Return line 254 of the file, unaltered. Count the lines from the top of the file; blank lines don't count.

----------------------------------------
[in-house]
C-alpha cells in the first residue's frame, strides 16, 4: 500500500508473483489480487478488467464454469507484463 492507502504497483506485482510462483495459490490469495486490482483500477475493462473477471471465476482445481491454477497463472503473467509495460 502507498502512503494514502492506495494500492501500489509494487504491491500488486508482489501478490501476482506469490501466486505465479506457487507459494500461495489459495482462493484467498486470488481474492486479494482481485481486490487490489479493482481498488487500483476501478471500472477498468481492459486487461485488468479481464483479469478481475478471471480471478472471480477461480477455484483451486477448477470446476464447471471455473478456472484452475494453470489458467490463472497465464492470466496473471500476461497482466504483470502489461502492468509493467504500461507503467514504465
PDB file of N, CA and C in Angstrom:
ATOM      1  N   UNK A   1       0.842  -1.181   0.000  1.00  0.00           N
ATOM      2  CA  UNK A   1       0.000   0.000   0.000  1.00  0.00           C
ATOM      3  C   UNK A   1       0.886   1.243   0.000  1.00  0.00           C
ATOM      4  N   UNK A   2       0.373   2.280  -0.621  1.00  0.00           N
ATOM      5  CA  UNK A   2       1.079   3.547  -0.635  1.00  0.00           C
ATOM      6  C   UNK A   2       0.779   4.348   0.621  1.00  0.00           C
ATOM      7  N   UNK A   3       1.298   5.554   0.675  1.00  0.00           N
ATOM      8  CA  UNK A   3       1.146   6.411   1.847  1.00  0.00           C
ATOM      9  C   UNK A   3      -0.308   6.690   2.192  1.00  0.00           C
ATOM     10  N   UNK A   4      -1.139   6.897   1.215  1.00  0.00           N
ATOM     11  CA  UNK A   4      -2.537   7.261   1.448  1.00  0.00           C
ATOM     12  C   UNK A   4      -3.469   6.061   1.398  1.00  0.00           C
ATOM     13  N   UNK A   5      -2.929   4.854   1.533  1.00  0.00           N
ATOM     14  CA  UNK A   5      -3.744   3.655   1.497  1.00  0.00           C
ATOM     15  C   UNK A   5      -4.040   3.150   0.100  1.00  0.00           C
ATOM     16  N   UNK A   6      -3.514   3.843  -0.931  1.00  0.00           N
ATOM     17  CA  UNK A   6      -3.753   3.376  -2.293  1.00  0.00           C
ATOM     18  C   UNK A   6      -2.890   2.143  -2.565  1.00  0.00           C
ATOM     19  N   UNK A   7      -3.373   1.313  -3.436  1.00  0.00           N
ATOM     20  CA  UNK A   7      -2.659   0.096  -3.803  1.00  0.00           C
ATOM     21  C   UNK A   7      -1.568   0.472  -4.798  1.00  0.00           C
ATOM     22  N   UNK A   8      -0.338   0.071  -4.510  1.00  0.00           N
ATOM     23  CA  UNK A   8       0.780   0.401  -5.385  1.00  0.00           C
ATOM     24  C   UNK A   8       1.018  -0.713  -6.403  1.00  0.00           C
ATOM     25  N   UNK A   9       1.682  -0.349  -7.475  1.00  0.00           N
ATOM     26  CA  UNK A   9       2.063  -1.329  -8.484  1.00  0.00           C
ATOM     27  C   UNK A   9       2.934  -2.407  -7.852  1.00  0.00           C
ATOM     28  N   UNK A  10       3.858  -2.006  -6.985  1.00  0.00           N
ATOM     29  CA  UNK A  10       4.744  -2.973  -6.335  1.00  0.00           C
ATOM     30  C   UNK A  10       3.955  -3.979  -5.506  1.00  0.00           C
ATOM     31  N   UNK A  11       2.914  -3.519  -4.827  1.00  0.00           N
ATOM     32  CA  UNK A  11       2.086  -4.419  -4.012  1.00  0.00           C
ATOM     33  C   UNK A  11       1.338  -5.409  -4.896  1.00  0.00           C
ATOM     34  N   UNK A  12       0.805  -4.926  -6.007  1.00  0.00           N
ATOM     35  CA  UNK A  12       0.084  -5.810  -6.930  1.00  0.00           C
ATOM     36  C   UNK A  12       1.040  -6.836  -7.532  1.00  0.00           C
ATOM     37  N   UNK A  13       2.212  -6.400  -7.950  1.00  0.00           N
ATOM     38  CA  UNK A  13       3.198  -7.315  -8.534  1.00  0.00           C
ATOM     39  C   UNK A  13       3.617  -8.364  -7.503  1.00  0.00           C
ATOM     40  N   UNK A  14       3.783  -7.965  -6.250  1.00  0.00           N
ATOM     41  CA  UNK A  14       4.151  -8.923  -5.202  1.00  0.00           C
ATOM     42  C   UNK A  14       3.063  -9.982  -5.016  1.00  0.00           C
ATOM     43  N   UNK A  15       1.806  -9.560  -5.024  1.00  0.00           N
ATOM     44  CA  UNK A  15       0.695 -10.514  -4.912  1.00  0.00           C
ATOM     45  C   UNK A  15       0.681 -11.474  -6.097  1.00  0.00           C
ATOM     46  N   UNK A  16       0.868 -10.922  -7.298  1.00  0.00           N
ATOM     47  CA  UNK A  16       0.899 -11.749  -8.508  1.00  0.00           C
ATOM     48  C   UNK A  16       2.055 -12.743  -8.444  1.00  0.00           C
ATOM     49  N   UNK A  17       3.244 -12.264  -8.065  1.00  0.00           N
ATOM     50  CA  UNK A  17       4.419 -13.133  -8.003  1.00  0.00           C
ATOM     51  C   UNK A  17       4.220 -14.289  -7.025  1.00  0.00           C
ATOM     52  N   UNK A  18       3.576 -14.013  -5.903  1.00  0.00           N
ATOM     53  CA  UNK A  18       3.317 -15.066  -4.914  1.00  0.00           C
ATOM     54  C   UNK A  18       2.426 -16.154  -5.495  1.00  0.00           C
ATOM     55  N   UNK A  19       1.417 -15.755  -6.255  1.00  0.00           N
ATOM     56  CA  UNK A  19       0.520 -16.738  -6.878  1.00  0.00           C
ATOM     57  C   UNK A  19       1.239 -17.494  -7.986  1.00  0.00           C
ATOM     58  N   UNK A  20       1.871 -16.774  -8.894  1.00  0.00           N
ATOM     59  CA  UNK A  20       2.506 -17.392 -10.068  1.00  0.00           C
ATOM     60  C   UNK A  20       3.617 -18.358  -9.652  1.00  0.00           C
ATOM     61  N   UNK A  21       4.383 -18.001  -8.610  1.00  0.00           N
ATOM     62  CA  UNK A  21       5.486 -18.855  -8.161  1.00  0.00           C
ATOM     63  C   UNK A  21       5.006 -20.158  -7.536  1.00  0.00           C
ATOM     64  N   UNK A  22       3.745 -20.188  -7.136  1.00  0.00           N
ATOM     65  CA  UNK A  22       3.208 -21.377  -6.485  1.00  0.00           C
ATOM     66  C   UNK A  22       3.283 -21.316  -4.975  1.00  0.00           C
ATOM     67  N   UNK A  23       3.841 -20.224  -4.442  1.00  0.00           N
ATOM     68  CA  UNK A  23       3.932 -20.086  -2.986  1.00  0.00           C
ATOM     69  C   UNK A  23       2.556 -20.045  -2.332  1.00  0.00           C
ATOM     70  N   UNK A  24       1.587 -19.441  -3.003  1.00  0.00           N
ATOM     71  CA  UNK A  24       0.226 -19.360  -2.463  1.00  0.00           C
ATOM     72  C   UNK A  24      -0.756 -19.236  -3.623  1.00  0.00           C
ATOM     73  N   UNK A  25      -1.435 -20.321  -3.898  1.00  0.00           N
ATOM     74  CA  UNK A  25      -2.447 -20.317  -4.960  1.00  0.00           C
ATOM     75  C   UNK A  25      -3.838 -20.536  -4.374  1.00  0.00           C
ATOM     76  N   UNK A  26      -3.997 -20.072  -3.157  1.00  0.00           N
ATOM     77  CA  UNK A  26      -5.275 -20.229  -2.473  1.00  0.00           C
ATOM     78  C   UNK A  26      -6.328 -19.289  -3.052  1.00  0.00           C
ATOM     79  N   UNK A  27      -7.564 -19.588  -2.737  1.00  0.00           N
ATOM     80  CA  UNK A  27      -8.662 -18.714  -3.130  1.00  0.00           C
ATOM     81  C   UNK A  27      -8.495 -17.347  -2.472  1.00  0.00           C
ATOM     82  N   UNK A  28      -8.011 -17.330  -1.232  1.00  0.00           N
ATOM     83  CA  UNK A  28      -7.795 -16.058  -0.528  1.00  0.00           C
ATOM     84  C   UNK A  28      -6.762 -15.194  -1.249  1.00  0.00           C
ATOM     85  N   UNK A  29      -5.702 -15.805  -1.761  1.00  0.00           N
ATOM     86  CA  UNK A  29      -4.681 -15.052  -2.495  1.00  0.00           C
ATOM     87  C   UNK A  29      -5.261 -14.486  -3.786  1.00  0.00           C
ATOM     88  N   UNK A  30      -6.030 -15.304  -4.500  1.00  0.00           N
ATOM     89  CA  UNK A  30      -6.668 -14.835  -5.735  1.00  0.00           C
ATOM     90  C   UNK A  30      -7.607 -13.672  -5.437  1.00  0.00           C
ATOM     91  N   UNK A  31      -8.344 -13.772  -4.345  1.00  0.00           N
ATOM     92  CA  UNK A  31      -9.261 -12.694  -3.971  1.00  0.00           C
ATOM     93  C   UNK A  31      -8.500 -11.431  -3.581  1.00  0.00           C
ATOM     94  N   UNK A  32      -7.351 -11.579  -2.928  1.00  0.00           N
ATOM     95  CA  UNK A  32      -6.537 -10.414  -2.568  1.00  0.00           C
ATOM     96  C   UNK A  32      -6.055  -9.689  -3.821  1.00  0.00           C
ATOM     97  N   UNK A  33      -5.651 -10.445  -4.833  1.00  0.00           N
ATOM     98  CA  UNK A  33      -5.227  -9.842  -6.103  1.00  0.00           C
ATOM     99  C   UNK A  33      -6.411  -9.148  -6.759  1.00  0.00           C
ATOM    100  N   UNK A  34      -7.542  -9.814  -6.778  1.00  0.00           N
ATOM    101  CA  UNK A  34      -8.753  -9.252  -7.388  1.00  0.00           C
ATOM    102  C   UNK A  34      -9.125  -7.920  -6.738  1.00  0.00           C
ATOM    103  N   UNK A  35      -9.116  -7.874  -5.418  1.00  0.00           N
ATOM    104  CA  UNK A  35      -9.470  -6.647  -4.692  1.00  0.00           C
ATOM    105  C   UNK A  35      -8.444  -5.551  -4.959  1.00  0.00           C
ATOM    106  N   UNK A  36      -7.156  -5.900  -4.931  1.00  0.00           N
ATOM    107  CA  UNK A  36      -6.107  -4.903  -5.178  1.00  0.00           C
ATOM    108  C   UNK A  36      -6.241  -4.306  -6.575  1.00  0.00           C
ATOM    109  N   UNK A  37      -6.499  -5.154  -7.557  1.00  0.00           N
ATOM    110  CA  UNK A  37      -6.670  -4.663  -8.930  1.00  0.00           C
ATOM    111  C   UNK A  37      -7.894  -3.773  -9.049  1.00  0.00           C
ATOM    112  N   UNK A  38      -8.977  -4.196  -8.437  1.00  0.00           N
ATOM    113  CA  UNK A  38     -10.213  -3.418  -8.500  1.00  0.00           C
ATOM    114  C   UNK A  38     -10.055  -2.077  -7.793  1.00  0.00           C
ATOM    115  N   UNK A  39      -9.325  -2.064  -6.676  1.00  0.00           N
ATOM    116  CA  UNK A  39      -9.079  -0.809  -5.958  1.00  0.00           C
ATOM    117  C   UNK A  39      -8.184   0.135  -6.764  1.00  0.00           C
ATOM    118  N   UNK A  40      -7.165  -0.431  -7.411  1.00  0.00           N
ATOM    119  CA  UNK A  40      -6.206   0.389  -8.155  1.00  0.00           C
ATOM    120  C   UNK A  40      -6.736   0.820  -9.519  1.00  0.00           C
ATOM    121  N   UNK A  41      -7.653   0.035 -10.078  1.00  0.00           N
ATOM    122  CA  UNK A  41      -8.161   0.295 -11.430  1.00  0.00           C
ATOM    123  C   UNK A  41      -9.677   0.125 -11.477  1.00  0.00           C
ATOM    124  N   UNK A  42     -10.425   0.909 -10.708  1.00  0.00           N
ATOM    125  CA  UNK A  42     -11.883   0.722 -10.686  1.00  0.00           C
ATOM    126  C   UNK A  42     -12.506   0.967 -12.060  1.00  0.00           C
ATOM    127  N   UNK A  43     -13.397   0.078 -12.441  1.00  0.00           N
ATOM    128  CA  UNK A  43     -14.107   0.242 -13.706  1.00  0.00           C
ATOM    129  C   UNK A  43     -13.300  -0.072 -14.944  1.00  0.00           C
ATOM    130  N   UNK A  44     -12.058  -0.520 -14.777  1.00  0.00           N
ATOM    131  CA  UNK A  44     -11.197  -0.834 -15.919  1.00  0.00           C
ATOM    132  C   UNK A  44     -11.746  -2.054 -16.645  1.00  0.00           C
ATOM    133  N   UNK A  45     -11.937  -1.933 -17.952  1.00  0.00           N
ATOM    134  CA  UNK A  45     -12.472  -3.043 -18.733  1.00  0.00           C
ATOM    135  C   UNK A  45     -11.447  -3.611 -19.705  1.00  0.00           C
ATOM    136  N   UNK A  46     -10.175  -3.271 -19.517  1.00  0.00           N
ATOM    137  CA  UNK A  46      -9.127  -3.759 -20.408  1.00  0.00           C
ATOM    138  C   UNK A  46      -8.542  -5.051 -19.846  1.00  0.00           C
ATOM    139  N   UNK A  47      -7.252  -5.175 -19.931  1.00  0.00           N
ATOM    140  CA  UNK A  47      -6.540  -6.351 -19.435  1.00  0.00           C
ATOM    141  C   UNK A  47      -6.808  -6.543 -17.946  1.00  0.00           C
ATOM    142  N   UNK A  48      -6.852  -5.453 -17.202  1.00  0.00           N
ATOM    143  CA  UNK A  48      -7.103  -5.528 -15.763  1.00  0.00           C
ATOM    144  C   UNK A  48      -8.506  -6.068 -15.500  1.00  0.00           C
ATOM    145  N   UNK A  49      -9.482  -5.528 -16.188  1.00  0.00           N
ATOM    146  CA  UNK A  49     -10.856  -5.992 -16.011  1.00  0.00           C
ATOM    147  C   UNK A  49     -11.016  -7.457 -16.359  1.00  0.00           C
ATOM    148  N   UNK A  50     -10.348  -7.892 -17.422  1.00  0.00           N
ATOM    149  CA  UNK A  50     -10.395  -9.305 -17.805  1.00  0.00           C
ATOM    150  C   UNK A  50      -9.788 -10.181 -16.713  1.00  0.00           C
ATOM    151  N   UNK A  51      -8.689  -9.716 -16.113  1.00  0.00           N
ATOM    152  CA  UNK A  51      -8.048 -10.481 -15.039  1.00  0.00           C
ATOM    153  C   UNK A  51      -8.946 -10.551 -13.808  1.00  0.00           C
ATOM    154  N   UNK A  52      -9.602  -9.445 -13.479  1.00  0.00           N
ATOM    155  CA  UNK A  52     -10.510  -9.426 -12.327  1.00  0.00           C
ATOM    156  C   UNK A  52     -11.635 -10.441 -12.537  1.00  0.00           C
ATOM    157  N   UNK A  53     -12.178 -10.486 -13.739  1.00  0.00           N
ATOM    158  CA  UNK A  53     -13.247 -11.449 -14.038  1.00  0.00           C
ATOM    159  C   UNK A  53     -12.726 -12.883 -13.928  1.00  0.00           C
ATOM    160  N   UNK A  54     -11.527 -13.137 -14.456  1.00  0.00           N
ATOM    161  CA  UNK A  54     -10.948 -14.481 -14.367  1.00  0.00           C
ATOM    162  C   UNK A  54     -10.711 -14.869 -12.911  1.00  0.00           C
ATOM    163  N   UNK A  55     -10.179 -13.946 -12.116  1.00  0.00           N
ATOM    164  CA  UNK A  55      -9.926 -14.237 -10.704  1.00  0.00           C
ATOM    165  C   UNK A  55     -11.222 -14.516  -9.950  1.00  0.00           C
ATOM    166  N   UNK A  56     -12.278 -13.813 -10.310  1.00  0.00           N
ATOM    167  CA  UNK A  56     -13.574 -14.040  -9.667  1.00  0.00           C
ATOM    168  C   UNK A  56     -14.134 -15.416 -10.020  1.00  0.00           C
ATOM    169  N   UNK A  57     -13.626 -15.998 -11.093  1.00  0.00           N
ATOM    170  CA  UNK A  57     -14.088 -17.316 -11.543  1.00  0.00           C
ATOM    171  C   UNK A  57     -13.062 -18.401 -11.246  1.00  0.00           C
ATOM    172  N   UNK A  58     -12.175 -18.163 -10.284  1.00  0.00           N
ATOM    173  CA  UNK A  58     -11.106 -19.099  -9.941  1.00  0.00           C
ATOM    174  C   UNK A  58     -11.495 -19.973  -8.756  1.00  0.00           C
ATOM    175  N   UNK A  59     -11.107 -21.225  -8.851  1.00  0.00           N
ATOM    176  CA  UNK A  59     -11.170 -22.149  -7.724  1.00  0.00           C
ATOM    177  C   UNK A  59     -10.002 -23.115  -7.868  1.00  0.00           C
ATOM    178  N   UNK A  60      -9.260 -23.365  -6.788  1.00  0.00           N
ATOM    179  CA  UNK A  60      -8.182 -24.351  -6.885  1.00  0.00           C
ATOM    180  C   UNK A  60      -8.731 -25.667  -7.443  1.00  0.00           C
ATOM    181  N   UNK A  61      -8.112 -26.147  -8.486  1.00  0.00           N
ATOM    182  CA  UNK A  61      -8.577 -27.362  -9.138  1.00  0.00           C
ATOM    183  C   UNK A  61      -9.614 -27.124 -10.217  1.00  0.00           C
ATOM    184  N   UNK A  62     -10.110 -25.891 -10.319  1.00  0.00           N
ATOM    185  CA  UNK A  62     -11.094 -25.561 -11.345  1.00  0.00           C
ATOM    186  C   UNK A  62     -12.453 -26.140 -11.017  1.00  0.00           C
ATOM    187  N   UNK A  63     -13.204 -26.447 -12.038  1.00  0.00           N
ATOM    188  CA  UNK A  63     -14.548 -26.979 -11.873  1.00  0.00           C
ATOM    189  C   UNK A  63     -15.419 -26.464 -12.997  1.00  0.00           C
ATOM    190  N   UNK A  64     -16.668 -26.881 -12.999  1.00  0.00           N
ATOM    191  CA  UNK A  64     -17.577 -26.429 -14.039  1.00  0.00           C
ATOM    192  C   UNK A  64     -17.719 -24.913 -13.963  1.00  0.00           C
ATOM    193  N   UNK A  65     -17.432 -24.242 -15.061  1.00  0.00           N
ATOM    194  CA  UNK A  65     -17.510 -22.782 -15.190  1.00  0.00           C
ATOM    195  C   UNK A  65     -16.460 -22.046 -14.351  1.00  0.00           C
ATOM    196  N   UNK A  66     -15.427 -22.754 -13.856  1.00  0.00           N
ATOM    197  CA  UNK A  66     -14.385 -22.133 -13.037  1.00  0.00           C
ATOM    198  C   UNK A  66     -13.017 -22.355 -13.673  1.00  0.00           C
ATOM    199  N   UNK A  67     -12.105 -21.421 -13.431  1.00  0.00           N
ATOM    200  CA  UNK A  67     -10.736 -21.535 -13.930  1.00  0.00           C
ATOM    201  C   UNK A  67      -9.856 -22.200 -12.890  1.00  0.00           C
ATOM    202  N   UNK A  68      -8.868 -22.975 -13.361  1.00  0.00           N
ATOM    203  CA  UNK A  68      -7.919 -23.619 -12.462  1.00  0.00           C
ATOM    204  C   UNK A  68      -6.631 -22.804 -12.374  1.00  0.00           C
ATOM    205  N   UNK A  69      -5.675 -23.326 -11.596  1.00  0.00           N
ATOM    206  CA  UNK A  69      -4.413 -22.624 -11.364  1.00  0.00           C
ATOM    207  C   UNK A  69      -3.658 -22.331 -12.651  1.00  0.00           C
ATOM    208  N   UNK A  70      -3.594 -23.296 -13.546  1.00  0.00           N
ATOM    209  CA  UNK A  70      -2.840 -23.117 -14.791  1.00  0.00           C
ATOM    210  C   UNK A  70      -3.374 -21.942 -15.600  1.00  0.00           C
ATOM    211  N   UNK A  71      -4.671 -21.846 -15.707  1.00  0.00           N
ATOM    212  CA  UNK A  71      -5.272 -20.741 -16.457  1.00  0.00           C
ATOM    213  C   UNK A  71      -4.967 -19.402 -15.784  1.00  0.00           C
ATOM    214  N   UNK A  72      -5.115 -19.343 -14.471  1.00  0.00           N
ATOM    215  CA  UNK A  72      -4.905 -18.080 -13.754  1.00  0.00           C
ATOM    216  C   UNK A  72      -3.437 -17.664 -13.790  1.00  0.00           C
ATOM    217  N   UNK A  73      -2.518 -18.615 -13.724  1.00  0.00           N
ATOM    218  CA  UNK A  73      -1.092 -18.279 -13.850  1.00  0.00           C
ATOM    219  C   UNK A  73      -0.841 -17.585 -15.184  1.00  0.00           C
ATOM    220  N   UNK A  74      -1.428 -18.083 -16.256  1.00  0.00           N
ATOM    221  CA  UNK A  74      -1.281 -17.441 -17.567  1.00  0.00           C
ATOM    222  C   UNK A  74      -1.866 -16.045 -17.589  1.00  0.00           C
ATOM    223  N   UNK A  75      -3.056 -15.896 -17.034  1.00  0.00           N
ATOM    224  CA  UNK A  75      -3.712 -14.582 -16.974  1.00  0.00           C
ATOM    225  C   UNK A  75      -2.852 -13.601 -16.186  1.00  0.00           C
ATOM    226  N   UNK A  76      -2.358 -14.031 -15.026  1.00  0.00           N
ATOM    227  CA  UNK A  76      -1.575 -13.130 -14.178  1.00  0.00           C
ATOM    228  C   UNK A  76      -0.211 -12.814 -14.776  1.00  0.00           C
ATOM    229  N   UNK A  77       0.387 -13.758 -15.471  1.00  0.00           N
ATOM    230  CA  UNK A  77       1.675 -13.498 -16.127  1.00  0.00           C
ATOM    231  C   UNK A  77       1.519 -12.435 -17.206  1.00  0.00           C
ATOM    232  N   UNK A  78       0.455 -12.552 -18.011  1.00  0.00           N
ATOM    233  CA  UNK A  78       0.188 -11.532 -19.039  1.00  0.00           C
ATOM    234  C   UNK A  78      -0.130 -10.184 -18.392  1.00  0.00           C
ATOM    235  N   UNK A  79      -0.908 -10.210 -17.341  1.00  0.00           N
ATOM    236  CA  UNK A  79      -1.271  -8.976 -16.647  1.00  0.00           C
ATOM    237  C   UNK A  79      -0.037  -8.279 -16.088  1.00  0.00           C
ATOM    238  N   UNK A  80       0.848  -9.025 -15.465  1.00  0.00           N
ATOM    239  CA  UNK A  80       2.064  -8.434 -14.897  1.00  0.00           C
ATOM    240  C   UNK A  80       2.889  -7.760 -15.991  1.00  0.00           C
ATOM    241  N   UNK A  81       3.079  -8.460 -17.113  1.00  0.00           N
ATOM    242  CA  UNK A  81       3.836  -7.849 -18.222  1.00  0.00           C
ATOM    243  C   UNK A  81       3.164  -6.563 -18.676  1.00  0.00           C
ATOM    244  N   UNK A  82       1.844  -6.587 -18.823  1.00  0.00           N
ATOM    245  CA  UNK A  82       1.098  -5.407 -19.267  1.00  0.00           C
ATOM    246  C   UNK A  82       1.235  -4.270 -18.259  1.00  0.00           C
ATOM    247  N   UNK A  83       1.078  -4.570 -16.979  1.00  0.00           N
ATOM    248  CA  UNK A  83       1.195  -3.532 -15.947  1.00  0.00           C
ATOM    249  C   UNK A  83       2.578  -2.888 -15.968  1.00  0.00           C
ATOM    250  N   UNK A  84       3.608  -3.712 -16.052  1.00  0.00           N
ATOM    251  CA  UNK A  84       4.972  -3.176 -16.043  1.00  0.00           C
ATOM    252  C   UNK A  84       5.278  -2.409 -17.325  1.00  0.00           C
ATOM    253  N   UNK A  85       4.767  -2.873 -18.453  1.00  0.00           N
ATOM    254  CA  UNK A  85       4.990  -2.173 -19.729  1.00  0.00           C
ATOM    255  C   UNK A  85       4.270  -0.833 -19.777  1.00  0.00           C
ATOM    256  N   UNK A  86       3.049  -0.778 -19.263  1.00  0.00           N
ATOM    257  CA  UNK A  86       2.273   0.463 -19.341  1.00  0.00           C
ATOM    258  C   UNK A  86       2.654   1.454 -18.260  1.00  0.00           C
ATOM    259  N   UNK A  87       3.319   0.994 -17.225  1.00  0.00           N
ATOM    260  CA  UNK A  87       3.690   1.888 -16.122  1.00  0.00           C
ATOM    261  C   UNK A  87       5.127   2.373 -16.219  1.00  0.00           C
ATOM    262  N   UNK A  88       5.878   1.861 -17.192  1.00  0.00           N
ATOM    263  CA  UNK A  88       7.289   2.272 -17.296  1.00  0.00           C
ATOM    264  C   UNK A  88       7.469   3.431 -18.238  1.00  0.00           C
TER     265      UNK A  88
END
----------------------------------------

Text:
ATOM    251  CA  UNK A  84       4.972  -3.176 -16.043  1.00  0.00           C